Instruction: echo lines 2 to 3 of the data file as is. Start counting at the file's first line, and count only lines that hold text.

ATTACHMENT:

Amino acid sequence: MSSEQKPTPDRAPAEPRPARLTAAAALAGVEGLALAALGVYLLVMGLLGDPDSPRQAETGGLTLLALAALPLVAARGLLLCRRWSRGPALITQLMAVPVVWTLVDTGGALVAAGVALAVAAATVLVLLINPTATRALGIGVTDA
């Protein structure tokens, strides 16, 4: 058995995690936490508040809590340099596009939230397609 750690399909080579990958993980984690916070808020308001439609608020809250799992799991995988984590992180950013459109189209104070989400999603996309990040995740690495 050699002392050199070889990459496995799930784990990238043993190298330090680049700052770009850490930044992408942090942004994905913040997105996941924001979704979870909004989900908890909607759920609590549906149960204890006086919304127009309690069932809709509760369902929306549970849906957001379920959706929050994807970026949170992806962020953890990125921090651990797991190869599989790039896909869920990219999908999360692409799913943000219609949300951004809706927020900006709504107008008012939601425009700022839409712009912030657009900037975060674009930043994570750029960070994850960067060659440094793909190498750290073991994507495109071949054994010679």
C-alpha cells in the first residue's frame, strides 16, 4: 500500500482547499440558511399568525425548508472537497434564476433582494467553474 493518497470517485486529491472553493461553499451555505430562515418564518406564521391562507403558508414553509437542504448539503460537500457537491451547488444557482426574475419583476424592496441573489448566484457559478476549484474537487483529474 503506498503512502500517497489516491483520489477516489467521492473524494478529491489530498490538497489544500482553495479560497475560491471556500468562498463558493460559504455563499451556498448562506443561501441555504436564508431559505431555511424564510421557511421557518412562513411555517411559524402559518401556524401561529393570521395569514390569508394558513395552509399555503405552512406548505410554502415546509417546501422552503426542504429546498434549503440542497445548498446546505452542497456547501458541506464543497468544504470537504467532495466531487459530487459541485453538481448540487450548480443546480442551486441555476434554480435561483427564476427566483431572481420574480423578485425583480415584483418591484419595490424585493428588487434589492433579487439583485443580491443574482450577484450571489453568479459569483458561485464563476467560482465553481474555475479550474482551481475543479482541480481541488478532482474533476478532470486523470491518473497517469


């Protein structure tokens, strides 16, 4: 058995995690936490508040809590340099596009939230397609 750690399909080579990958993980984690916070808020308001439609608020809250799992799991995988984590992180950013459109189209104070989400999603996309990040995740690495 050699002392050199070889990459496995799930784990990238043993190298330090680049700052770009850490930044992408942090942004994905913040997105996941924001979704979870909004989900908890909607759920609590549906149960204890006086919304127009309690069932809709509760369902929306549970849906957001379920959706929050994807970026949170992806962020953890990125921090651990797991190869599989790039896909869920990219999908999360692409799913943000219609949300951004809706927020900006709504107008008012939601425009700022839409712009912030657009900037975060674009930043994570750029960070994850960067060659440094793909190498750290073991994507495109071949054994010679």
C-alpha cells in the first residue's frame, strides 16, 4: 500500500482547499440558511399568525425548508472537497434564476433582494467553474 493518497470517485486529491472553493461553499451555505430562515418564518406564521391562507403558508414553509437542504448539503460537500457537491451547488444557482426574475419583476424592496441573489448566484457559478476549484474537487483529474 503506498503512502500517497489516491483520489477516489467521492473524494478529491489530498490538497489544500482553495479560497475560491471556500468562498463558493460559504455563499451556498448562506443561501441555504436564508431559505431555511424564510421557511421557518412562513411555517411559524402559518401556524401561529393570521395569514390569508394558513395552509399555503405552512406548505410554502415546509417546501422552503426542504429546498434549503440542497445548498446546505452542497456547501458541506464543497468544504470537504467532495466531487459530487459541485453538481448540487450548480443546480442551486441555476434554480435561483427564476427566483431572481420574480423578485425583480415584483418591484419595490424585493428588487434589492433579487439583485443580491443574482450577484450571489453568479459569483458561485464563476467560482465553481474555475479550474482551481475543479482541480481541488478532482474533476478532470486523470491518473497517469